Trawling for prey at more than a thousand feet under the surface, scalloped hammerhead sharks rely on a special oil in their livers to survive the crushing pressures of the deep.
Shark liver oil, or squalene, is a fatty substance that provides vital buoyancy for this critically endangered species and many others. But it’s also used by humans as a boosting agent in vaccines, called an adjuvant, that improves the immune system and makes vaccines more effective.
As the world’s pharmaceutical companies scramble to create a vaccine for COVID-19, at least five of the 202 vaccine candidates rely on squalene sourced from wild-caught sharks.
One candidate is a vaccine developed in Australia by University of Queensland, in partnership with the Australian biopharmaceutical company CSL and its subsidiary Seqirus. The as yet unnamed vaccine contains the squalene adjuvant MF59, which is sourced from a variety of shark species. It entered human clinical trials earlier this year and, if successful, will result in an initial production of 51 million doses.
Tens of millions of sharks are caught and traded internationally each year—both legally and illegally—the majority for their meat and fins but roughly three million or more for their squalene. It takes the livers of between 2,500 and 3,000 sharks to extract about a ton of squalene.
Conservationists fear that increased demand for squalene for vaccines, among other uses, could further imperil shark species, a third of which are vulnerable to extinction.
“This is an unsustainable demand to place on a finite natural resource like sharks,” says Stefanie Brendl, founder and executive director of Shark Allies, a California-based conservation non-profit.
Only about one percent of squalene ends up in vaccines, and most goes into cosmetics such as sunscreen, skin creams, and moisturisers. Even so, as the global population booms, the need for vaccines will only increase in coming years, Brendl notes, adding that some medical experts suggest that people will require multiple doses of vaccines against COVID-19.
“We’re not saying that vaccine trials should stop, but if we keep viewing sharks as an easy solution and don’t consider the alternatives that exist, then we’ll just continue to use [squalene] as a template for vaccines,” Brendl says.
In light of declining shark populations, some biotech companies are looking for other sources of squalene. Plants such as sugarcane, olives, amaranth seeds, and rice bran, for instance, all contain the substance. While plant-based alternatives are being tested in studies and clinical trials, regulatory agencies such as the U.S. Food and Drug Administration have yet to approve them as part of a final vaccine product.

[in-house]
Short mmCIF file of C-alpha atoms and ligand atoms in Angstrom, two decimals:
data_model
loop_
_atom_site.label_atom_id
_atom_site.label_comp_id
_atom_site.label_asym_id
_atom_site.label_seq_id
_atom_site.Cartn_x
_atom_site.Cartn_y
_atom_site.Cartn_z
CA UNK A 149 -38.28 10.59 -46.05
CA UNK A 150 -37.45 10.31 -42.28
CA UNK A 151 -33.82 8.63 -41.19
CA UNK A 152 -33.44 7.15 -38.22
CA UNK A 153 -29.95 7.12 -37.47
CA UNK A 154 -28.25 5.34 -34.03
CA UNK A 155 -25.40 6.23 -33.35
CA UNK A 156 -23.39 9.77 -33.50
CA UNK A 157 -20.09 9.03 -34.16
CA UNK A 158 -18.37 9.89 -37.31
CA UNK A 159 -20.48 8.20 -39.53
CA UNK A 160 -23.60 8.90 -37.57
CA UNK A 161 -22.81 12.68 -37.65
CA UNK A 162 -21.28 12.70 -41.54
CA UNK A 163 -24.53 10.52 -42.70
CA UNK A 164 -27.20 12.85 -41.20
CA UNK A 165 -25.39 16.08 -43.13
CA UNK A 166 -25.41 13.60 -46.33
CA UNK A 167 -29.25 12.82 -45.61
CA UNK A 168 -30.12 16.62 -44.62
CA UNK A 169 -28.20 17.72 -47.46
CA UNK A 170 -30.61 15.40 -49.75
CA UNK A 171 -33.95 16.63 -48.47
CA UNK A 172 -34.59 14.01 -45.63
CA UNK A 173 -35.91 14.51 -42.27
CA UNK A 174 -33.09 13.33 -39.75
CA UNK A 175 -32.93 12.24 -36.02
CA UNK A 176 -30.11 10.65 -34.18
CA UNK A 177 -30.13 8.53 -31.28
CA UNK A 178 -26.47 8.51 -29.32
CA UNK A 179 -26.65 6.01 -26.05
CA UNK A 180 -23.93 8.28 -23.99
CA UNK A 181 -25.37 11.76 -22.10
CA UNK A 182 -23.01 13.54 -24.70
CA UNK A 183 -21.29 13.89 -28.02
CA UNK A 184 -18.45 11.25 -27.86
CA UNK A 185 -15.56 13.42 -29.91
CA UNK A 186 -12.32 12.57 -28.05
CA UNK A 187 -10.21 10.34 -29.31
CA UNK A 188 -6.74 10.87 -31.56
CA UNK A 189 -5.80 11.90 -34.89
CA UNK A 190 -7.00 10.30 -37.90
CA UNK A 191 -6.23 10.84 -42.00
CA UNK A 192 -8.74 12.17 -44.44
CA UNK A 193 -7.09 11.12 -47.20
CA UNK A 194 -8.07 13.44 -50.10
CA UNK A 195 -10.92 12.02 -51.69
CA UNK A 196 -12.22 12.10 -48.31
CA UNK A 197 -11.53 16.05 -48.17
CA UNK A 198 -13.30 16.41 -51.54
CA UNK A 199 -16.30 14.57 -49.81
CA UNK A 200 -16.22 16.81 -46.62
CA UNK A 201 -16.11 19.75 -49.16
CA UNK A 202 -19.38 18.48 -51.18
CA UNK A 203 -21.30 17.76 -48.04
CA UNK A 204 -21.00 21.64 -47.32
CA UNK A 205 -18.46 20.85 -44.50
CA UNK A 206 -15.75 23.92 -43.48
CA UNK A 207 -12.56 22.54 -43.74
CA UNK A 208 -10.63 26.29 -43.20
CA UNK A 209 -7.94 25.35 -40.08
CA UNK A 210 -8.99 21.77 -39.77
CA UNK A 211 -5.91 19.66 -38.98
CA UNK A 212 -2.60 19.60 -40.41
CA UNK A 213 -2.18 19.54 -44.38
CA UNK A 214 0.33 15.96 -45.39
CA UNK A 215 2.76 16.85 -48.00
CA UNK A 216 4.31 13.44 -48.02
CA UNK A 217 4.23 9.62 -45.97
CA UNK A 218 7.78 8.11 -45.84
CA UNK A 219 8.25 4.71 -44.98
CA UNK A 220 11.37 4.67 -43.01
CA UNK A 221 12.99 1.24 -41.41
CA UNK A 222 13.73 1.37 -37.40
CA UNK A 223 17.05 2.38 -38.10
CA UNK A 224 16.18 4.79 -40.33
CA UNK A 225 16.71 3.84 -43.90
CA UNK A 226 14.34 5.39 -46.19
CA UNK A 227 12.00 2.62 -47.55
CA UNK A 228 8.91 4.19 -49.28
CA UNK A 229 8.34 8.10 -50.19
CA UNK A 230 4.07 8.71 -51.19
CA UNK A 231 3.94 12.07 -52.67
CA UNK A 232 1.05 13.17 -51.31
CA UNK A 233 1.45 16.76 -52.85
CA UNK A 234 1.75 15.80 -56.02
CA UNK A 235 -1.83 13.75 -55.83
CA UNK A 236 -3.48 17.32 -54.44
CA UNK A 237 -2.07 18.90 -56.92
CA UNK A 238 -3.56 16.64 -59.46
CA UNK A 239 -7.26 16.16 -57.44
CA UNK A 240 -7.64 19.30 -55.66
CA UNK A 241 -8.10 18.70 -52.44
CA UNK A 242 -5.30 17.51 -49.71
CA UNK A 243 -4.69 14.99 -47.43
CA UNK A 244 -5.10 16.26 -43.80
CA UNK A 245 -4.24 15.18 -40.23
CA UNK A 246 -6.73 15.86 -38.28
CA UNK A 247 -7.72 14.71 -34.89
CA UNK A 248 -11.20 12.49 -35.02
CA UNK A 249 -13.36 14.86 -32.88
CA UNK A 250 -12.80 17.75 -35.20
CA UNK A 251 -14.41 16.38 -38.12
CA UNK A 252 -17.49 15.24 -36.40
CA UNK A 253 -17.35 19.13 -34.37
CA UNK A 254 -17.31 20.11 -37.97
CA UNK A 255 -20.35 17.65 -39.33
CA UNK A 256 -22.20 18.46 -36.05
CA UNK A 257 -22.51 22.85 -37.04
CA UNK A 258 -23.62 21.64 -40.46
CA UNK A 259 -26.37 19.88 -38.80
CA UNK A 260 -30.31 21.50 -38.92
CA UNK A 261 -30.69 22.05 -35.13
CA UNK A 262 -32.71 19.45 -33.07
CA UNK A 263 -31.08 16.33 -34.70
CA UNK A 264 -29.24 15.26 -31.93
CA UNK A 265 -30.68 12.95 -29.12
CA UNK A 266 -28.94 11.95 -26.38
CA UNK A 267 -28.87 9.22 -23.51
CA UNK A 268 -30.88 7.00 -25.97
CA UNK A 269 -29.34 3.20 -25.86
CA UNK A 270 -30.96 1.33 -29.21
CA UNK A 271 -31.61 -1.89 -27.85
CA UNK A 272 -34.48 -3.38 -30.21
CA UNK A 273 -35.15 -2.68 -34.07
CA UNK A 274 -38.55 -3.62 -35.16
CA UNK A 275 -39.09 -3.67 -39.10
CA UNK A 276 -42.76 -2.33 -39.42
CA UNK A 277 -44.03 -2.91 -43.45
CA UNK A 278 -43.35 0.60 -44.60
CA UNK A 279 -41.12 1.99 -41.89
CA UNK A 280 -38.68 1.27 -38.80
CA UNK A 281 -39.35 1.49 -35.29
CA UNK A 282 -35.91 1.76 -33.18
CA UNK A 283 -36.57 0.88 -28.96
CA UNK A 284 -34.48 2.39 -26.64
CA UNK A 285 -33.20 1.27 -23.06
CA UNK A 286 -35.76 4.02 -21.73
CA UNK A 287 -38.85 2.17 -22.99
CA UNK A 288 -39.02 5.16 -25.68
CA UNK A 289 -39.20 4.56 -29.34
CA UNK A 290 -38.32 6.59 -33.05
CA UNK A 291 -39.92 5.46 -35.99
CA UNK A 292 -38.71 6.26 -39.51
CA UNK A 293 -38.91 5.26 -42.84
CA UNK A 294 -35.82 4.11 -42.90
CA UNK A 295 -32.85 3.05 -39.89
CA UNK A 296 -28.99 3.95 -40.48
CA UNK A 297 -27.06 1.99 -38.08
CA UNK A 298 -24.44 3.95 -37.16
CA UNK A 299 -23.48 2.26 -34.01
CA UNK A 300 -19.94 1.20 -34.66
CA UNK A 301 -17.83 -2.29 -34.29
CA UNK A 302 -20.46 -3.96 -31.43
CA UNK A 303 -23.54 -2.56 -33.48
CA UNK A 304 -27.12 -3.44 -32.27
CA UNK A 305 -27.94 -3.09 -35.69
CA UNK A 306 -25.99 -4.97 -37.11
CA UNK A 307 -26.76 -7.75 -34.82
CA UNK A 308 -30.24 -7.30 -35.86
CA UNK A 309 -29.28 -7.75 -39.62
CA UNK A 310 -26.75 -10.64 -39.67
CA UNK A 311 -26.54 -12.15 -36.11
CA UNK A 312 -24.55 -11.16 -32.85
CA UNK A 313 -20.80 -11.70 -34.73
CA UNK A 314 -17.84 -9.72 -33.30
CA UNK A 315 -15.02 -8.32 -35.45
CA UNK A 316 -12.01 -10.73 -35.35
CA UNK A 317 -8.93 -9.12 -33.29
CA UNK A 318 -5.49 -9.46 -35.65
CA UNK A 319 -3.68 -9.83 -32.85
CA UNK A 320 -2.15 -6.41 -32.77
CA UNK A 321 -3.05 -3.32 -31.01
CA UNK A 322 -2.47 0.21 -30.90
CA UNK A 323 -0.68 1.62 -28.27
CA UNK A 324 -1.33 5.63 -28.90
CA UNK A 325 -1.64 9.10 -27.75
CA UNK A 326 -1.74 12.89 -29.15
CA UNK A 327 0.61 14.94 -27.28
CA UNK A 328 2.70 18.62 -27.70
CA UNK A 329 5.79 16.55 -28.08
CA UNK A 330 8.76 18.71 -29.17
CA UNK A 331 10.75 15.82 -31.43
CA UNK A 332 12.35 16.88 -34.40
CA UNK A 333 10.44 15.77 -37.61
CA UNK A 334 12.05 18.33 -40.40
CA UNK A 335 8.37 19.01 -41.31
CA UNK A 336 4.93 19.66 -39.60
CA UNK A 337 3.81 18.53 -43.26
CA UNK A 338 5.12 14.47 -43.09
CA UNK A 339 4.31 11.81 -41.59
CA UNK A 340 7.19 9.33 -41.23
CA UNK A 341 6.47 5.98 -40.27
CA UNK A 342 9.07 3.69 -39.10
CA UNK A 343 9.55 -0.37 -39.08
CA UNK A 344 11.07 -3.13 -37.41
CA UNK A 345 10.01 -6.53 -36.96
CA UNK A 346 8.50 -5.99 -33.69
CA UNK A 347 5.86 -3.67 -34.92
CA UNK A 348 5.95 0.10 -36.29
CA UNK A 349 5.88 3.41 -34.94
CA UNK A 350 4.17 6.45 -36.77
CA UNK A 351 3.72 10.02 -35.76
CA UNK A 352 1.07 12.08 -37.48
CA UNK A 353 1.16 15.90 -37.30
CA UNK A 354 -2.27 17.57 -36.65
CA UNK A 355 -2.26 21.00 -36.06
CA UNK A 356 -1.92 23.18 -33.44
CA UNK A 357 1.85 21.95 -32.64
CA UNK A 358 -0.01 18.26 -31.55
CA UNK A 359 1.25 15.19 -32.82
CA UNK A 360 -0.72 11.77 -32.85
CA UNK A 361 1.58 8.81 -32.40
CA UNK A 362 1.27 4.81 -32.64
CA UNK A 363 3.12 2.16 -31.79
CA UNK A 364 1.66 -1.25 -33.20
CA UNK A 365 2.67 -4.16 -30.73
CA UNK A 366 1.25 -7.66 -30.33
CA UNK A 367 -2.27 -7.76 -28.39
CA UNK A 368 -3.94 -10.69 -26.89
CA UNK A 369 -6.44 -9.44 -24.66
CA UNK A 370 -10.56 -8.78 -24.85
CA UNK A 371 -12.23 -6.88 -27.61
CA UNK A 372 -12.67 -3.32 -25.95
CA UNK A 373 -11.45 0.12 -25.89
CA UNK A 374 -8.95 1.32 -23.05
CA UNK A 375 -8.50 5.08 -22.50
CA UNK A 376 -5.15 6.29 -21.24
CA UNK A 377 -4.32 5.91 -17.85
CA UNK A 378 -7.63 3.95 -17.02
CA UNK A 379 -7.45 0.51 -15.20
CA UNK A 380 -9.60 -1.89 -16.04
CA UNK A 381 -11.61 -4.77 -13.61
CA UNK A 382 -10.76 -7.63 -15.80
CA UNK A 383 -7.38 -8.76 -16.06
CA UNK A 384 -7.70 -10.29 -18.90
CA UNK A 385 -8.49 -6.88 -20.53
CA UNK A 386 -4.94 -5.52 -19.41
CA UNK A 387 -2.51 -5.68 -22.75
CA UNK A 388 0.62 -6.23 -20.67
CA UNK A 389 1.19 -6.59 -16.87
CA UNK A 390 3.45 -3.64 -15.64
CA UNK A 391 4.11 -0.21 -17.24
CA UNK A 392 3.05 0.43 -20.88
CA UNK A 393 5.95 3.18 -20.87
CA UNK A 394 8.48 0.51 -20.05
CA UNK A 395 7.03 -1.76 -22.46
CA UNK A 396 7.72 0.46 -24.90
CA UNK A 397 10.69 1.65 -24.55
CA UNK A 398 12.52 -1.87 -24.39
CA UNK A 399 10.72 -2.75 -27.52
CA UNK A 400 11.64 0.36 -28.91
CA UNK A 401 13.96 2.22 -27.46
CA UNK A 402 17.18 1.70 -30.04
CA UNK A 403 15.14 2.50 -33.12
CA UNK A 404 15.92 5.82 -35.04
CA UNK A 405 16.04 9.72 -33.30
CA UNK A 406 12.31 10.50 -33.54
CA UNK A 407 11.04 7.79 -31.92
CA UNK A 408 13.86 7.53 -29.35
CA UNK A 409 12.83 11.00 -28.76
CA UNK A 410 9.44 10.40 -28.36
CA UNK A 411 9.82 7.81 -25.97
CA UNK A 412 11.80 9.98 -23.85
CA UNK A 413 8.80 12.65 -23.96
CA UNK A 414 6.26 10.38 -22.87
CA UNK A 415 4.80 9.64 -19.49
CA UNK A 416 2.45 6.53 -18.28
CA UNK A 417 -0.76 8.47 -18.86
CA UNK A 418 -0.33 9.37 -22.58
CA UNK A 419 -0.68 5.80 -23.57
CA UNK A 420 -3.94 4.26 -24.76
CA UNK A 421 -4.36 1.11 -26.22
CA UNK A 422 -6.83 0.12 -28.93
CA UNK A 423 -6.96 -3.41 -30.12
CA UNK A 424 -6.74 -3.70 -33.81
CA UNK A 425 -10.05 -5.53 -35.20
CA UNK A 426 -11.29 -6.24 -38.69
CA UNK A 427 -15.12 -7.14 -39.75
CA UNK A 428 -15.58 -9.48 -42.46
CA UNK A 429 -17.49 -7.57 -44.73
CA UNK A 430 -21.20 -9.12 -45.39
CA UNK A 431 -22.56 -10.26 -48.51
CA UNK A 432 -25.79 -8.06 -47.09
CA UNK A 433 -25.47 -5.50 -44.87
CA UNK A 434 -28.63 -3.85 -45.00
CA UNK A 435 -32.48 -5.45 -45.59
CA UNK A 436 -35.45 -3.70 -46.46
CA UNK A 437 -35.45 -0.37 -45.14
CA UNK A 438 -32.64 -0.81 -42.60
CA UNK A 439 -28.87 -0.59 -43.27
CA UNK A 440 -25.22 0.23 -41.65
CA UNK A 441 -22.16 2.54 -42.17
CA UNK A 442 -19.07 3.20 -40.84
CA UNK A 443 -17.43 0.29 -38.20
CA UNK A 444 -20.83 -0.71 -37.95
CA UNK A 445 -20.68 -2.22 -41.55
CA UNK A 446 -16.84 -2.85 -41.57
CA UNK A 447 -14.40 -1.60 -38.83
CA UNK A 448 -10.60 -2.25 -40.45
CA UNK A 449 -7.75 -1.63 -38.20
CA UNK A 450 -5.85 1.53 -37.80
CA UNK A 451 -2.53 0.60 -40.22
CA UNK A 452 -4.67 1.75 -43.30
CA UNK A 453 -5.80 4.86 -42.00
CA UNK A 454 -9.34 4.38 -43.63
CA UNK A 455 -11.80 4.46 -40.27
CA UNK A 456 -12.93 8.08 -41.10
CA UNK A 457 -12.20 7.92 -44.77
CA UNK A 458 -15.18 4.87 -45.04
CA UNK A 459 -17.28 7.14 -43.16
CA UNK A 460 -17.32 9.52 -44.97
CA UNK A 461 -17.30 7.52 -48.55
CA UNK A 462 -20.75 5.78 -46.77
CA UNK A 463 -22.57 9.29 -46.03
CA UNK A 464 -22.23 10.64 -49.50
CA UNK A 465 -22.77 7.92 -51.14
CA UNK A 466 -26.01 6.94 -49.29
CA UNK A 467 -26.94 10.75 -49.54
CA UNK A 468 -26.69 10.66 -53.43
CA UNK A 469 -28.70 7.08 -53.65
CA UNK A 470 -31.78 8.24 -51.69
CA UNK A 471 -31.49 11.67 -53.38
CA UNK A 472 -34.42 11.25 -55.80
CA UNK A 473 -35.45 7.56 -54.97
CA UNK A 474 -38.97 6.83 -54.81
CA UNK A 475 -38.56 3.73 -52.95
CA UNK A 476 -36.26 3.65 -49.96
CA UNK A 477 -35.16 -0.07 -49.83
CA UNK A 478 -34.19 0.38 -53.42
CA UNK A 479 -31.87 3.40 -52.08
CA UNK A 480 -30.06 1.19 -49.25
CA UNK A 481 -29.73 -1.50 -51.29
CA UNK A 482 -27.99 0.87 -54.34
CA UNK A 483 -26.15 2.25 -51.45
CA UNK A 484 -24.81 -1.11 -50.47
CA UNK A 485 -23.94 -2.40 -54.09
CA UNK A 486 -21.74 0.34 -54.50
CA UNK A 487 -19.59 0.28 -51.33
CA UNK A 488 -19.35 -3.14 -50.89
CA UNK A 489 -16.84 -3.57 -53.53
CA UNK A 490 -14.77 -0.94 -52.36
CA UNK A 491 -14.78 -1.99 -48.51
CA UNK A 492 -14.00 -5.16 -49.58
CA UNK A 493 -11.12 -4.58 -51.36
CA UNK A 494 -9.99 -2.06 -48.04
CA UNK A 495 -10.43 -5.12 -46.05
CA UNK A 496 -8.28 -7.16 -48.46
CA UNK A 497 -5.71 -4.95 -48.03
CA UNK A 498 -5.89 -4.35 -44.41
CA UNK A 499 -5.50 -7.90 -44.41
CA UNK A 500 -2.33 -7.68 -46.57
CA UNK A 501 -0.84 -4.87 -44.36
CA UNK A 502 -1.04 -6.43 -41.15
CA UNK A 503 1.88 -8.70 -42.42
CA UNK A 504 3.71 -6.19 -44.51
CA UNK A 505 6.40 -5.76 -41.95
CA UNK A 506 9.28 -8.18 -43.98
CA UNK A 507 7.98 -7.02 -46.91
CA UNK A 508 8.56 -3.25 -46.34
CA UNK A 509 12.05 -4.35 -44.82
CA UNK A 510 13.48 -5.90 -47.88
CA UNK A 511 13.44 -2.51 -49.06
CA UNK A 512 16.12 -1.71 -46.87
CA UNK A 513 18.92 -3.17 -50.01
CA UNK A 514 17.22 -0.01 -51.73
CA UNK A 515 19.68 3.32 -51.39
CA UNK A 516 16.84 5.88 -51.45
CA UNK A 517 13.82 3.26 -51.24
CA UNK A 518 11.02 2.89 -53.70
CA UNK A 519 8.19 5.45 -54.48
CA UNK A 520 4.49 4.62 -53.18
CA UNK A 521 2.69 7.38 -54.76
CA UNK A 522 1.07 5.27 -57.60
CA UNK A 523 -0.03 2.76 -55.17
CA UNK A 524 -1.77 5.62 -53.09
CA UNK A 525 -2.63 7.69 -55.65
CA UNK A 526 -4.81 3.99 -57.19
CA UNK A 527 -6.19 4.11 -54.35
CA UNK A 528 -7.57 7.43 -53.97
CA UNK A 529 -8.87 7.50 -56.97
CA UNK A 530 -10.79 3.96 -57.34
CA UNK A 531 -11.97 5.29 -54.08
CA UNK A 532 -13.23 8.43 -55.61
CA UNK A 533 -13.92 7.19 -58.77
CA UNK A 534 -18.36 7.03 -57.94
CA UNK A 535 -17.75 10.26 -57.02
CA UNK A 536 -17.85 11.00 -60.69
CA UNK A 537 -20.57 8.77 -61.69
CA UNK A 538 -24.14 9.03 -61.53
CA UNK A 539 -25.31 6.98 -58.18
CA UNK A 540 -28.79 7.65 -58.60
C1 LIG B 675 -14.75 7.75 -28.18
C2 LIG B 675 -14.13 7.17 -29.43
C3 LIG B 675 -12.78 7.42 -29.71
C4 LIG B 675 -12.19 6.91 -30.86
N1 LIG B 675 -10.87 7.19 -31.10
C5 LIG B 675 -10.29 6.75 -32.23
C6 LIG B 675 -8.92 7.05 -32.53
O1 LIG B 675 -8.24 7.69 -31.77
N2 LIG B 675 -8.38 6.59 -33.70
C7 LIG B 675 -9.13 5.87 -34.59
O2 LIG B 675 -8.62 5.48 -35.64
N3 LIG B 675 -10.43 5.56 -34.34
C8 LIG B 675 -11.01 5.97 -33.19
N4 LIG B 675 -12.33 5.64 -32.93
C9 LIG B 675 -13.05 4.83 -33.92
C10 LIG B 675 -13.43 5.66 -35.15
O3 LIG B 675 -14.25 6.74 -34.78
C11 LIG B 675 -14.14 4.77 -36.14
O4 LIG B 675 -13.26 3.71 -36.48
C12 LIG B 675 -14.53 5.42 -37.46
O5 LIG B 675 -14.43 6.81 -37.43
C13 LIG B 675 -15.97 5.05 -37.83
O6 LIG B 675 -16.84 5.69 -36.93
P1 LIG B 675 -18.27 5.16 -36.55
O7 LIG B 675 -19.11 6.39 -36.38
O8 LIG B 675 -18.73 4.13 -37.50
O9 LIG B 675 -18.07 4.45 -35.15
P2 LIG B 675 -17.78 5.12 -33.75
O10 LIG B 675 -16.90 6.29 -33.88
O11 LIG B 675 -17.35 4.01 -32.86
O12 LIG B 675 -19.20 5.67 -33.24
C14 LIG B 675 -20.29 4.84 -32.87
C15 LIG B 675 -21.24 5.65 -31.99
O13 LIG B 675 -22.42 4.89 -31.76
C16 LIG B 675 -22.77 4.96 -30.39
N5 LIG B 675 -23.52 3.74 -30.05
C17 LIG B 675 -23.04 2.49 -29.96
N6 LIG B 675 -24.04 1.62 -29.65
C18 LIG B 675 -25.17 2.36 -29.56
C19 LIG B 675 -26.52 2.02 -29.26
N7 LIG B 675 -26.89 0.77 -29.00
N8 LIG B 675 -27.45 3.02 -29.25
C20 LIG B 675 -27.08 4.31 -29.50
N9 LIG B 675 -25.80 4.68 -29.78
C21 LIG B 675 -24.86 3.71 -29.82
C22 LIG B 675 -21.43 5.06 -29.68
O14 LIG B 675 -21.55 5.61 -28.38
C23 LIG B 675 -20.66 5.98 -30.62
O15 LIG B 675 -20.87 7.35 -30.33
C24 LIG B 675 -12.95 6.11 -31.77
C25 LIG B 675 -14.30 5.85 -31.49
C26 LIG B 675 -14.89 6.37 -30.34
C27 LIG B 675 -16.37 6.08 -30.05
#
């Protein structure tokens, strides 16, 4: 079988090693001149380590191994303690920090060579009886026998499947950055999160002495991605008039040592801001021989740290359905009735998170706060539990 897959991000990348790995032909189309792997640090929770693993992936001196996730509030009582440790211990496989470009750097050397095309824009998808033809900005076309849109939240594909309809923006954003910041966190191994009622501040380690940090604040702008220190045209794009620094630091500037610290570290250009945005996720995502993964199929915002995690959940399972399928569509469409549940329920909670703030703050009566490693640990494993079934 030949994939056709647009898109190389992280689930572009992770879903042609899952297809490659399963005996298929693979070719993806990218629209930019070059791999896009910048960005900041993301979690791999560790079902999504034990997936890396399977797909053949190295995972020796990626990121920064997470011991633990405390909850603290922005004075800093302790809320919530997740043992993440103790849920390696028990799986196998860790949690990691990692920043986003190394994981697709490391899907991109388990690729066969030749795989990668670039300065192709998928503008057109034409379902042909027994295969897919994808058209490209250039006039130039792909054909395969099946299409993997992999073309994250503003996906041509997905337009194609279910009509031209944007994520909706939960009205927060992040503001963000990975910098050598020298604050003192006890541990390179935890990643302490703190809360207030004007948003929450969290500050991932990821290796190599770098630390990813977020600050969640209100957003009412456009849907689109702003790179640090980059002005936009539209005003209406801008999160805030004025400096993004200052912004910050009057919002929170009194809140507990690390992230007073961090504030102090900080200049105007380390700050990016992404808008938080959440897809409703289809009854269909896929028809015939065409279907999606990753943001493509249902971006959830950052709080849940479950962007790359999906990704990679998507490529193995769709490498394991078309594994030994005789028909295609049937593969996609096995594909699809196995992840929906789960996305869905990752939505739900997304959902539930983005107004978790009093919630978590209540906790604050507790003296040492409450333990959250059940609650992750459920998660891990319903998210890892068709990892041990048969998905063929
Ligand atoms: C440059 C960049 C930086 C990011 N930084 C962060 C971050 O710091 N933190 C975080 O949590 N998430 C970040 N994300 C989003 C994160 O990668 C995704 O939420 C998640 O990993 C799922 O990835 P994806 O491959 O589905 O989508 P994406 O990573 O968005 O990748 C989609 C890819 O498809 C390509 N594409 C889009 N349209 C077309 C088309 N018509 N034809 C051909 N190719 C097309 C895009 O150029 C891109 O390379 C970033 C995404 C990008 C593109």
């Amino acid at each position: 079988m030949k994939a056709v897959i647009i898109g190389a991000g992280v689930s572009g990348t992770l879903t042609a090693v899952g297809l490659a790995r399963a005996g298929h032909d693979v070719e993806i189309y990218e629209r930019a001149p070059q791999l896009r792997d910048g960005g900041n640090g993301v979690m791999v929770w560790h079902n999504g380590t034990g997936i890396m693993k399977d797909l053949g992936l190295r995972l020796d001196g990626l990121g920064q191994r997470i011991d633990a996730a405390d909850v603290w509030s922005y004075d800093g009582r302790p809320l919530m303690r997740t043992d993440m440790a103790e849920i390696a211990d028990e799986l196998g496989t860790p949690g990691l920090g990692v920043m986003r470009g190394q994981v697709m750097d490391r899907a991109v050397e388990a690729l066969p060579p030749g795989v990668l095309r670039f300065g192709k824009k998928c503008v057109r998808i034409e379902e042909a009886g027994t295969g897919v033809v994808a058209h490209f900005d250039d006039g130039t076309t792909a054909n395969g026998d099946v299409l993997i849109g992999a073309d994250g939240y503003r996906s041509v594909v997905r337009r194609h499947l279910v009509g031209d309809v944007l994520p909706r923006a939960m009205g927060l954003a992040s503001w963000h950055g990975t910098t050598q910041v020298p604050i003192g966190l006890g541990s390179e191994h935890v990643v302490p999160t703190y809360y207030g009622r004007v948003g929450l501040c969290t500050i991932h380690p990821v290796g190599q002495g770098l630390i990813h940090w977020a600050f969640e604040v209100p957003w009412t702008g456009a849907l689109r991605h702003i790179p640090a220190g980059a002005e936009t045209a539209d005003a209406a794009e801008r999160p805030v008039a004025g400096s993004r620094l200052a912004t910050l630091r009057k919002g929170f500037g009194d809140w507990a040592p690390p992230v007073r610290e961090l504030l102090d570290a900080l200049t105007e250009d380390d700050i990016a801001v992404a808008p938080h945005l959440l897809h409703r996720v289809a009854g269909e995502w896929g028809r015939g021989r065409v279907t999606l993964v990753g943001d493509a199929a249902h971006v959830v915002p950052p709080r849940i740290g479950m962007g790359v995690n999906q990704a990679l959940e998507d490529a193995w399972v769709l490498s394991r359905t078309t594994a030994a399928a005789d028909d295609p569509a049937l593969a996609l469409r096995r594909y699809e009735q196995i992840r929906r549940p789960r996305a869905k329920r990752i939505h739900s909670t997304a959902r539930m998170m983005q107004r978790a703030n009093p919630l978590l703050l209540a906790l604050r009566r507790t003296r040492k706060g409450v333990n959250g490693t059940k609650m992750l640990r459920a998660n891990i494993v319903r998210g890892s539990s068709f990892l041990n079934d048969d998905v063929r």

Brendl says the onus is on pharmaceutical companies to begin developing viable alternatives to shark squalene to present to regulators. She points out that Novavax, an American vaccine-development company, is already using an alternative squalene adjuvant, Matrix-M, in clinical trials for its experimental COVID-19 vaccine. Matrix-M is made from the bark of the soapbark tree, which is abundant in Chile.
Though the company has deemed the soapbark adjuvant as safe, it has not yet been evaluated as part of a final product submitted to the U.S. Food and Drug Administration.
However, the Infectious Disease Research Institute found that pharmaceutical-grade squalene produced by the American biotechnology company Amyris met, and in some cases exceeded, the safety and purity profiles of shark-based squalene, according to Chris Paddon, Amyris’s lead scientist.
Amyris is banking on sugarcane as a solution to shark-based squalene, he says. In southeastern Brazil, the company is growing thousands of acres of the bamboo-like sugarcane to be processed into squalene. Just 24 acres of sugarcane could, in theory, produce enough squalene to support one billion COVID-19 vaccines.
Because growers can control the way sugarcane is grown and harvested, it’s possible to ensure the quality of the squalene, Paddon says. “When you use animal products, there are impurities that come with them because of the environment they’re raised in and the places where they’re processed.” Furthermore, Paddon says, growing sugarcane is also cheaper than catching sharks and removing their livers.
Sign this Shark Allies petition demanding that the US/FDA (Food and Drug Administration of the United States of America), the UK/MHRA (The Medicines and Healthcare products Regulatory Agency of the United Kingdom), the EU/EMA (The European Medicines Agency), the National Medical Products Administration of China, and all vaccine producing companies use non-animal squalene in all vaccines.